When talking about saddles it is important to know how and why they are the way they are.
With saddles form follows function. A saddle's design can make the difference in working and in showing. There are saddles for every discipline in the western horse world. Here are some of the most popular.
The barrel saddle is designed for speed events. They have a deeper seat and wide swell/pommel that allows the rider to stay seated and balanced during fast turns. A slightly taller horn makes it easier to hold on to during the turns. It also weighs less than the average western saddle and usually has a rounded or minimal skirt.
The trail saddle is another well know example of a western saddle. For many people who have never ridden, their first experience with a western saddle is in a trail saddle. Trail saddles tend to be lighter weight with a nice deep padded seat. The padded seat is for both the riders comfort and the saddles are designed to keep the horse comfortable to for a better trail experience. These saddles often have extra D-rings and ties to attach saddle bags or whatever you may need.
The show saddle is the stand out in the western world. It is designed to catch the eye of the crowd and judges. It had a deep padded seat to allow the rider to maintain the proper position while riding. Most show saddles have a lot of elaborate tooling work and a lot of silver accents.
The cutting saddle is the first in the work saddle line up. It is made with a flat seat and wide swell/pommel. This helps the rider to stay centered while working livestock, which requires short stops and turns. The horn is often narrow or low, to keep it out of the rider's way.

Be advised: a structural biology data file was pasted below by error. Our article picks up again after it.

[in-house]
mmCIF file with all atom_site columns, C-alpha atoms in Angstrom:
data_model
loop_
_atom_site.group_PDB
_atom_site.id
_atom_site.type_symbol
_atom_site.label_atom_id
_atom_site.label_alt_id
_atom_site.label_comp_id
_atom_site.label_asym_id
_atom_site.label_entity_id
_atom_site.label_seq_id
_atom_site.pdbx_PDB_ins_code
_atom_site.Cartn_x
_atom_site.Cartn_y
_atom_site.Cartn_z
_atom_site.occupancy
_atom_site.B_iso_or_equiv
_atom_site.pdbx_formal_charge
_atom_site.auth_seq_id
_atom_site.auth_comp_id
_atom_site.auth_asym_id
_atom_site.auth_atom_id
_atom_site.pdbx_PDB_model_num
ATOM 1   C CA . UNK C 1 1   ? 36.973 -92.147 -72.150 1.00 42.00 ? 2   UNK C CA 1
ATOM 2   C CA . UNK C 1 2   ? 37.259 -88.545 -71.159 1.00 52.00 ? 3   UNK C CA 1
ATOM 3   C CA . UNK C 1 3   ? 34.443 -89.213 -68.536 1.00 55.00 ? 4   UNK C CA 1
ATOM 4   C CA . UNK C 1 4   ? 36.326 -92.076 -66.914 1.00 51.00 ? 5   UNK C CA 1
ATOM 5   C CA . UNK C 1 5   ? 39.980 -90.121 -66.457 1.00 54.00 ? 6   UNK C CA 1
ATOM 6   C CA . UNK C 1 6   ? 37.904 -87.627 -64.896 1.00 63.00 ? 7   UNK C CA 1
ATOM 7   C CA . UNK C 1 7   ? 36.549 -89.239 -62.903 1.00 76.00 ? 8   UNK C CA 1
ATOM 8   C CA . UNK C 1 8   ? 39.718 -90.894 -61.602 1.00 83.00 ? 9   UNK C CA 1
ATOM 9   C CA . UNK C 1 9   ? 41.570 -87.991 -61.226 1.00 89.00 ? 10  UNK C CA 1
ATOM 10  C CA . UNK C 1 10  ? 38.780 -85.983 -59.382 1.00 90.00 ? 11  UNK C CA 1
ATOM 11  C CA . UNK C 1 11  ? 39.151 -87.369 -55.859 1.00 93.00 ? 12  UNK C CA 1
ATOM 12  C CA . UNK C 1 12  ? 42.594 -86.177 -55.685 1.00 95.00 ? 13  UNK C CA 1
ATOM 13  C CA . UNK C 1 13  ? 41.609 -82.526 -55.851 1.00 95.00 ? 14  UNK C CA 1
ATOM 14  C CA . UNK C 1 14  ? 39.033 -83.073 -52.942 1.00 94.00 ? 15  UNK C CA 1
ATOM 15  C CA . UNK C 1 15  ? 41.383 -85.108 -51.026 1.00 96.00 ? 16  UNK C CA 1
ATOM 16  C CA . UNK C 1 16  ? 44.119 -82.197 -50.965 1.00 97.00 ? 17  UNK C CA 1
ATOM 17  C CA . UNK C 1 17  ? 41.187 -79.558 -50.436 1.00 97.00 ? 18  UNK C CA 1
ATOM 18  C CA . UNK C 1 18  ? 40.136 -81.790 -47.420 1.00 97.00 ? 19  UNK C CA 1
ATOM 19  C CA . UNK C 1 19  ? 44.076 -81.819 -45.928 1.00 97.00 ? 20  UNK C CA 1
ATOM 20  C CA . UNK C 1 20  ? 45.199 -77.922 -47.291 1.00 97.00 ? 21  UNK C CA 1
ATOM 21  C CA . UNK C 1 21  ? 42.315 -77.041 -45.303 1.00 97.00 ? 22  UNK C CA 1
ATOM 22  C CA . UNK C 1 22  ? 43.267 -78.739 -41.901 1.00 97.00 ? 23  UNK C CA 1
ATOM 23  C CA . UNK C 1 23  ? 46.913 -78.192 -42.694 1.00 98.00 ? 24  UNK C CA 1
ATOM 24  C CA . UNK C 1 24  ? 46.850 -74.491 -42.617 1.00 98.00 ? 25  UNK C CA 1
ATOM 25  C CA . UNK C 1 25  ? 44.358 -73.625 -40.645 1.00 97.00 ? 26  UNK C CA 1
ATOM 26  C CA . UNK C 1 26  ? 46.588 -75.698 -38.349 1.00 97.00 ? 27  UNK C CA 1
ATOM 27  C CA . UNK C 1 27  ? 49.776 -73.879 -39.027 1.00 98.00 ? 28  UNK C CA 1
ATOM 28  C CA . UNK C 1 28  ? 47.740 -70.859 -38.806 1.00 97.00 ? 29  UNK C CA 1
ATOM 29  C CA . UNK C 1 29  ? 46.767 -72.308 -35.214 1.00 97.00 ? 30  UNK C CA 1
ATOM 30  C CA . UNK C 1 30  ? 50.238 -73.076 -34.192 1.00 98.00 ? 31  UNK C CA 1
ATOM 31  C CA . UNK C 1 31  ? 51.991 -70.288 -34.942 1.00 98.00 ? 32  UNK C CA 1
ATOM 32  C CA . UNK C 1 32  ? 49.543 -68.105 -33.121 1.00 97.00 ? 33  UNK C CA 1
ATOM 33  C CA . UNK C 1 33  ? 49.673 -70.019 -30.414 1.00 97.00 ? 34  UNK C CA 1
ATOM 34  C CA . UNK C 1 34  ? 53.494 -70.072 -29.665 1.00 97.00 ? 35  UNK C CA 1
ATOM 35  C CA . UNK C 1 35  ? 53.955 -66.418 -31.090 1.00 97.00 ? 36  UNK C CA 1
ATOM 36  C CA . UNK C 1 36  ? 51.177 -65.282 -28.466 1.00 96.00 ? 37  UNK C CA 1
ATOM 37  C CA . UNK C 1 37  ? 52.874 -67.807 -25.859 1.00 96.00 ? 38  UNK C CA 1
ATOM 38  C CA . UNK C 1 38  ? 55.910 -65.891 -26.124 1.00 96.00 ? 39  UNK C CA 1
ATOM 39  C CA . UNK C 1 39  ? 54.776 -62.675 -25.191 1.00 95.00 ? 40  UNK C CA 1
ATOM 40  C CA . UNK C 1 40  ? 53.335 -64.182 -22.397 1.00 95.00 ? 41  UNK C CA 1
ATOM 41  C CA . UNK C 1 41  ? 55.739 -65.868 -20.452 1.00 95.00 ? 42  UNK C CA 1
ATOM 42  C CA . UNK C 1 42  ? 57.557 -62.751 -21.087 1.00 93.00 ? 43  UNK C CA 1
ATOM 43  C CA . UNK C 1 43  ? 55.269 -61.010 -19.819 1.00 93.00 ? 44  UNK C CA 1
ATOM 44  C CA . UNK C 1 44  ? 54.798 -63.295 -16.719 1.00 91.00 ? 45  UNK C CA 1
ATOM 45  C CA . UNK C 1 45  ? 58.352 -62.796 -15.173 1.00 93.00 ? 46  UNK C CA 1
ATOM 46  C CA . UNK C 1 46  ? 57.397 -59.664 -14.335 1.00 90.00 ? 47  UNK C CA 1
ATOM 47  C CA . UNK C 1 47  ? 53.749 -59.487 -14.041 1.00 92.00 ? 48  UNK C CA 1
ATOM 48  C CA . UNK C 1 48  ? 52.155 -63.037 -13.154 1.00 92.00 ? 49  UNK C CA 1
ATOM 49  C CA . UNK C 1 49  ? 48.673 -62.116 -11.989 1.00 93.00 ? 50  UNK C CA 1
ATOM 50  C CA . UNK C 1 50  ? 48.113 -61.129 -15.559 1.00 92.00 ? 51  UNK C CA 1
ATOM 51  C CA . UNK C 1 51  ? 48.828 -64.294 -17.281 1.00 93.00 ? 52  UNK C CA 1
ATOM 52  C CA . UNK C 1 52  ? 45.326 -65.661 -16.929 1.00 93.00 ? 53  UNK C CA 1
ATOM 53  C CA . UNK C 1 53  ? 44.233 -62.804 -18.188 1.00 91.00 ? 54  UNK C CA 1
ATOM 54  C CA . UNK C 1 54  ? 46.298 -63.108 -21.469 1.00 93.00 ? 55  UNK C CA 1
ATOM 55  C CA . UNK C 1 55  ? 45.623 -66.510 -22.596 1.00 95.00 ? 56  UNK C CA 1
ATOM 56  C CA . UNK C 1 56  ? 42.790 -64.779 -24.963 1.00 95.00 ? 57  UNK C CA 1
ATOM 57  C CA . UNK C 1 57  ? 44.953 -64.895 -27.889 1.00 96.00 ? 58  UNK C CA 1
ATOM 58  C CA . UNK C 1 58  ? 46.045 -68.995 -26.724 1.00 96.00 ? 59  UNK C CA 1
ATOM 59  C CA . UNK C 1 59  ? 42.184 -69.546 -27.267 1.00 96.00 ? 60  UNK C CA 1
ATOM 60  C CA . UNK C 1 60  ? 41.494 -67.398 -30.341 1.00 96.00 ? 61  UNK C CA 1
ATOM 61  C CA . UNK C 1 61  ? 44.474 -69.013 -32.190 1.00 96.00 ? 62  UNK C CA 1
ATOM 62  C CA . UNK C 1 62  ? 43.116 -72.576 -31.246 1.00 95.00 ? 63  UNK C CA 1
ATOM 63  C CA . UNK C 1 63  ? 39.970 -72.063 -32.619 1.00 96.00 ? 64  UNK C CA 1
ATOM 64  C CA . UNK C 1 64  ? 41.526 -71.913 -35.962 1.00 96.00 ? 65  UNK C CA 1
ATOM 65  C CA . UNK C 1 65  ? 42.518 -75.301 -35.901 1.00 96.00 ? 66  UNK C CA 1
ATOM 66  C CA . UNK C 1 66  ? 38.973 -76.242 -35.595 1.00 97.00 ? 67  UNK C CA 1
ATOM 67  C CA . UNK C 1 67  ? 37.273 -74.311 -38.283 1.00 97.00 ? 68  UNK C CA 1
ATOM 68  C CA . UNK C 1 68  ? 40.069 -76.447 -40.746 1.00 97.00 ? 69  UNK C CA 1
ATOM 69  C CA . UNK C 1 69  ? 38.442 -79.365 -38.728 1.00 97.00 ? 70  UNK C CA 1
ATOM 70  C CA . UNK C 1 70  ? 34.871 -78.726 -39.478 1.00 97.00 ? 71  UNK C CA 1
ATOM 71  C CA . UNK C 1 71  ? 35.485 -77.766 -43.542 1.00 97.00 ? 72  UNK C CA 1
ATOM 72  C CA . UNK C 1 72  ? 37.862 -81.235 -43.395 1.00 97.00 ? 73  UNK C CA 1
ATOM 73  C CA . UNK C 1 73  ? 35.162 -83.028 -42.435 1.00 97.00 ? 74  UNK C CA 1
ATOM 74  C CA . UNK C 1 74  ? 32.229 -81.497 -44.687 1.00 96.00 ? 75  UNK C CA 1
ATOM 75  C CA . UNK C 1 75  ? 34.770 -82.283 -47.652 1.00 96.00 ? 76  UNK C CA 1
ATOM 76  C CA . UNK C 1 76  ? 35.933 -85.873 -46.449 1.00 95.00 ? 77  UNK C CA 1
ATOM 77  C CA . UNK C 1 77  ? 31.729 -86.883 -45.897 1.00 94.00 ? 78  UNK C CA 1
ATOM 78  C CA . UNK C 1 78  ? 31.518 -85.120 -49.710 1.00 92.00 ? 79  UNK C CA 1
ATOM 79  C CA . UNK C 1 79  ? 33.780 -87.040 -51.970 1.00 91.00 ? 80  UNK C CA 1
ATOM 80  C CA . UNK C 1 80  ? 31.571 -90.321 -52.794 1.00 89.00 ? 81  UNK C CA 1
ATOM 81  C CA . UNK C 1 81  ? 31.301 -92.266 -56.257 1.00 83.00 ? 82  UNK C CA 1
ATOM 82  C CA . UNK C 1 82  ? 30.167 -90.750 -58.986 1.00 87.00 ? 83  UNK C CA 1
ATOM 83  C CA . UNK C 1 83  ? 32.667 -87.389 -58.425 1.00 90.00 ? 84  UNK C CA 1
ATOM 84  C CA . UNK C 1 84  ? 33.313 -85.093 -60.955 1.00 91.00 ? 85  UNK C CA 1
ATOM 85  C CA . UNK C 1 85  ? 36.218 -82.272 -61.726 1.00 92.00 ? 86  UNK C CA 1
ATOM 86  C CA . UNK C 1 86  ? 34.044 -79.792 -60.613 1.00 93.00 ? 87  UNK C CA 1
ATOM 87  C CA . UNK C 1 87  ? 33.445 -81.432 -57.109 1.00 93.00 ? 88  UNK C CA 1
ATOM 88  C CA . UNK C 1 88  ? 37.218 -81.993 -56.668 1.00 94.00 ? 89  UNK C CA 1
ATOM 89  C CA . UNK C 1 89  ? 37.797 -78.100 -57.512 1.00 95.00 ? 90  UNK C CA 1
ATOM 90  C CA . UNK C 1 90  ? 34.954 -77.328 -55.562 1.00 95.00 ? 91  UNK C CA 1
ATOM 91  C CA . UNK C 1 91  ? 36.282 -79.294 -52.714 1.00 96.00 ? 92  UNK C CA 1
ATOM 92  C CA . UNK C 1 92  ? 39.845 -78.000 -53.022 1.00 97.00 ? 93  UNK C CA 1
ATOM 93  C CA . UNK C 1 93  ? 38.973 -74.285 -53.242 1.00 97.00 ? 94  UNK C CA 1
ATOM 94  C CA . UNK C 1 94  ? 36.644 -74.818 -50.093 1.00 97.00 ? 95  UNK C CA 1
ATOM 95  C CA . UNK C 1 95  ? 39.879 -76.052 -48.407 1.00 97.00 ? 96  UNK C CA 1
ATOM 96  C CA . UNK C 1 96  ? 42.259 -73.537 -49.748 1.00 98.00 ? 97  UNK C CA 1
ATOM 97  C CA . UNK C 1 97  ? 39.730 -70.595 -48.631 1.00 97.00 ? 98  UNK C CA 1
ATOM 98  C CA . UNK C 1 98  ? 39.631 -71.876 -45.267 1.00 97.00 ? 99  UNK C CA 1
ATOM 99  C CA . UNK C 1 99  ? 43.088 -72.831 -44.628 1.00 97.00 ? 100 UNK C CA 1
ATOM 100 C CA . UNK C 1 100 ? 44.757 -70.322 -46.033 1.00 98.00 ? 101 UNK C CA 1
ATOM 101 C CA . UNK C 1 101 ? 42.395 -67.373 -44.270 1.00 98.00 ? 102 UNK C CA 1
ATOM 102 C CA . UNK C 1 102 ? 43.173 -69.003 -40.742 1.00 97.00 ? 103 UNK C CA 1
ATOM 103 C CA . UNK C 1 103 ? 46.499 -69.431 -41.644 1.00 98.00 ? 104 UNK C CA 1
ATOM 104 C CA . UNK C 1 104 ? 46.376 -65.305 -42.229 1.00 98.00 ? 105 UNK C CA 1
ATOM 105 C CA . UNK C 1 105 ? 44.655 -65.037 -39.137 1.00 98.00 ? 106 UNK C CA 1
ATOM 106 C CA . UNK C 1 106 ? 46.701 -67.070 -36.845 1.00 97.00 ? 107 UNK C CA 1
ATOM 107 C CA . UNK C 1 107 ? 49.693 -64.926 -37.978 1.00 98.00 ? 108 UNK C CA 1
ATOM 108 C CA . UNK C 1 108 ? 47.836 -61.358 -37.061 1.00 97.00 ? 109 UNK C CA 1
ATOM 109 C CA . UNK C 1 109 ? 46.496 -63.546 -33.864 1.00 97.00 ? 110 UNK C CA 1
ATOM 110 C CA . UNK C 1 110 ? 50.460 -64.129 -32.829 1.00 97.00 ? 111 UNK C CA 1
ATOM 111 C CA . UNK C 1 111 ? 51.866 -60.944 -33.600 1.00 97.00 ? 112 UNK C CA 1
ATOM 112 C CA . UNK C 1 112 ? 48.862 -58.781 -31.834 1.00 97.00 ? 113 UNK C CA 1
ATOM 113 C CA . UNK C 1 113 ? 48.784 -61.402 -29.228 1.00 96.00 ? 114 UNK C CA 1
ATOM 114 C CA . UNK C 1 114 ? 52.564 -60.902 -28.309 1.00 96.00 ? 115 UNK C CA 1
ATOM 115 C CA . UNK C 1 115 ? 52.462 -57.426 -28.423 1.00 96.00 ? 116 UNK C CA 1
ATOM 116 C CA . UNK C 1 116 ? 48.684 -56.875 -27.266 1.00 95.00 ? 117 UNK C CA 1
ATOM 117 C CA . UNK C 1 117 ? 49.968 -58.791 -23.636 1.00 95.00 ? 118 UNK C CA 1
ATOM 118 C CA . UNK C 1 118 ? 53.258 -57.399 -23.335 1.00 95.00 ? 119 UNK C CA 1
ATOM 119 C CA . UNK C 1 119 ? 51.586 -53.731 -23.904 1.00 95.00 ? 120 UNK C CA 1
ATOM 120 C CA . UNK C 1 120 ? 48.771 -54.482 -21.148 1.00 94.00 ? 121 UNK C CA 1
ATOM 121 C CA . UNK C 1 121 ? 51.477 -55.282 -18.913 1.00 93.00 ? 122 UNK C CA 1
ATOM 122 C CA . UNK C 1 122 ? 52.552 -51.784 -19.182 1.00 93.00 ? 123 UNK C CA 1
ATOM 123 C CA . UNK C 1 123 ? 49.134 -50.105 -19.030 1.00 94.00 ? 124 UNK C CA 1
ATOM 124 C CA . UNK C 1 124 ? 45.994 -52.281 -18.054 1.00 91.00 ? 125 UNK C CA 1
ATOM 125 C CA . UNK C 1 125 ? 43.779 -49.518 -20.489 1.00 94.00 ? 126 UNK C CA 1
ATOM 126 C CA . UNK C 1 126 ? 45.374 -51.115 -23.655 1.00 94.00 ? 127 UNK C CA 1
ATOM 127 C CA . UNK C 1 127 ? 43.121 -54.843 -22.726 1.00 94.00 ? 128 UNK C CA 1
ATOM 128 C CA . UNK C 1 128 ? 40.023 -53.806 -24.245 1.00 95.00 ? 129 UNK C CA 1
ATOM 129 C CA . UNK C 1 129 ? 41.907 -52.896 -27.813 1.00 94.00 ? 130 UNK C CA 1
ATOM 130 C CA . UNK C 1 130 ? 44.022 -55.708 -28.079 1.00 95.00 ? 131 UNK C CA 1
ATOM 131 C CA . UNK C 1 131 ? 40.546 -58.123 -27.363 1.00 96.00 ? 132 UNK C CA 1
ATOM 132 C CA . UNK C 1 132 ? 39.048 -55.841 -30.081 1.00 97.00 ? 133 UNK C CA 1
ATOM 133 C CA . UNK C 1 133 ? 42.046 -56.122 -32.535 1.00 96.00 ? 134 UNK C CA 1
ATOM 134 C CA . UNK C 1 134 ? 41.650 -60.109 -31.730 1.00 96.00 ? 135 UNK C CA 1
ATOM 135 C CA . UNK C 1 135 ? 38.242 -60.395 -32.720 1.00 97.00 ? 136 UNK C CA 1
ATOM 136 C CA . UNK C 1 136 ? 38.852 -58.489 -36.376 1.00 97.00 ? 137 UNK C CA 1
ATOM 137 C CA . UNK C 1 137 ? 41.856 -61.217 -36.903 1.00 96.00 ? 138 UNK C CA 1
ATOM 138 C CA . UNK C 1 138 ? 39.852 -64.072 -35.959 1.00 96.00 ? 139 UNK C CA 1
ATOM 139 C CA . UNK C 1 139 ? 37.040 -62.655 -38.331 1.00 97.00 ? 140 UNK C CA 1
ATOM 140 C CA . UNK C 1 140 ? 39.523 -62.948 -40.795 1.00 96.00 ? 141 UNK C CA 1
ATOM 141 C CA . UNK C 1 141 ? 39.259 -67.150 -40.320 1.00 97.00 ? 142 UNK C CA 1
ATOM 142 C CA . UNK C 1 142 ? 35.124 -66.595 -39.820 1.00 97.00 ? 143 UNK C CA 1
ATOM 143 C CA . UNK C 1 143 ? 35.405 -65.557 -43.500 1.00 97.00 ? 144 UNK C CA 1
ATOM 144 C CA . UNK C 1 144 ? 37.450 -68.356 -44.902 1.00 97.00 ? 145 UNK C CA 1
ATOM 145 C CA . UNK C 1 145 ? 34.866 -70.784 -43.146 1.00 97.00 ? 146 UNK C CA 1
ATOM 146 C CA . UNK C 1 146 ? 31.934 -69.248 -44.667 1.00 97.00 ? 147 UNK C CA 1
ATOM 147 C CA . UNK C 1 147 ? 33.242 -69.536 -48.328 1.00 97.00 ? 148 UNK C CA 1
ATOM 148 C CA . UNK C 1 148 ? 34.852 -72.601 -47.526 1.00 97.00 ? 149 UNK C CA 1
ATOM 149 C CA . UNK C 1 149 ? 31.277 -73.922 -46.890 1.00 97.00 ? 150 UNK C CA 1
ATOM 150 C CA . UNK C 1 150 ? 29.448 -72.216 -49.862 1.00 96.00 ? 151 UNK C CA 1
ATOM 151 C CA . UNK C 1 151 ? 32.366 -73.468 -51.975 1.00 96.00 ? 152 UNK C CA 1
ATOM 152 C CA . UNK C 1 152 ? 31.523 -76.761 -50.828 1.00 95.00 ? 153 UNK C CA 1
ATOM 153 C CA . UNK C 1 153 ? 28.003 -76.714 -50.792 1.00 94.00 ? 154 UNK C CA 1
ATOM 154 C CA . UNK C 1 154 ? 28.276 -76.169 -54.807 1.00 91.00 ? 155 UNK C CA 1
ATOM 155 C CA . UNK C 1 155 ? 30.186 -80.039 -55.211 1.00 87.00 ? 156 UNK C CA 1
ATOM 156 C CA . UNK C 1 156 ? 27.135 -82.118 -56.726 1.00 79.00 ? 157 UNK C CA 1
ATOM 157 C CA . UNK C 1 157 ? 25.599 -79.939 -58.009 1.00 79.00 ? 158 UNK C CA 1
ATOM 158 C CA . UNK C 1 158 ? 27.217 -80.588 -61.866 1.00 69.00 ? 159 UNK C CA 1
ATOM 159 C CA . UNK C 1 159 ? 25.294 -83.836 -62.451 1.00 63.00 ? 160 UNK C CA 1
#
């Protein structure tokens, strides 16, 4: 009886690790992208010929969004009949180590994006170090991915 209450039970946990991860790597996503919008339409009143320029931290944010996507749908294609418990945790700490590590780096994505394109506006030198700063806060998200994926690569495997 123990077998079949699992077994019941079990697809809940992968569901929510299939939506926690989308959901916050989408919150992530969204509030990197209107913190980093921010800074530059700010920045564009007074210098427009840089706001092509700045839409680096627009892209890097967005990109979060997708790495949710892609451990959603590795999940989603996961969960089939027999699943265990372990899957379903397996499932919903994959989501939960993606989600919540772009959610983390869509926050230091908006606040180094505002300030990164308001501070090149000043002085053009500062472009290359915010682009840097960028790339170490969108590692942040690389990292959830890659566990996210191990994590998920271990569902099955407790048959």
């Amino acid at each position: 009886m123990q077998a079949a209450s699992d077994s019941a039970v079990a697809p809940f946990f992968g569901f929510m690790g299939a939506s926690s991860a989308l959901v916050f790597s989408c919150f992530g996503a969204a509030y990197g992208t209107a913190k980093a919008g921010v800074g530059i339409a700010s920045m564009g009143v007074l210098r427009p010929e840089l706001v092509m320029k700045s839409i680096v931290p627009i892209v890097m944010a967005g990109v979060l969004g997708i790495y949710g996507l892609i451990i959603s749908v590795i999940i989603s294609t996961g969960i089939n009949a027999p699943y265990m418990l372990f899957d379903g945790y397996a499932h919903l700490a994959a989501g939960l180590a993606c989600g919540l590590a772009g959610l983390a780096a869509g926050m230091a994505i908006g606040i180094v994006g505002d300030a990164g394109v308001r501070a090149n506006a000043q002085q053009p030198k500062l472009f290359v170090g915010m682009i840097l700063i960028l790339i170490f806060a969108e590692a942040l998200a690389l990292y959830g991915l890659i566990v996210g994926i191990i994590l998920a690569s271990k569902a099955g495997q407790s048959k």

The reining saddle is designed to not interfere with the riders hands or reins. It has a lower horn, flatter seat, and a close contact skirt and free swinging fenders. It is designed to help the rider maintain contact with his horse and allows for easier hip movement.
The roping saddle is the heavy weight of saddles. It has a different tree design than most of the other saddles. The tree is low and rounded with a taller thicker horn. It could also have a lower cantle for getting off and on easily. It has special reinforcements to handle the extra stresses roping puts on it.
Other Types of Western Style Saddles
The modern endurance saddle is a little newer to the western world. All western saddles where originally designed to be an “endurance” or long distance type saddle, for long hours working cattle, to riding the pasture lands to check for broken fences. Nowadays the Endurance saddle is used as a competition saddle for long distance riding. These saddles are small light weight and often without a horn. The seats are comfortable and the saddle itsself is designed to spread out the riders weight across the horses back.
As the name implies, a gaited saddle is designed for a gaited horse or a horse with more action in the front end. Gaited horses and horses with a natural high stepping action need their shoulder free to preform their special gaits easily. This type of saddle has a shorter tree to prevent interference front and back as well as a higher gullet clearance. The saddle will sit a little further back on the horse allowing the shoulders to move easier.
The over all design of the western saddle has changed little over the past century, with new technology and materials we are getting better made and more specific saddles made to work better in their given discipline.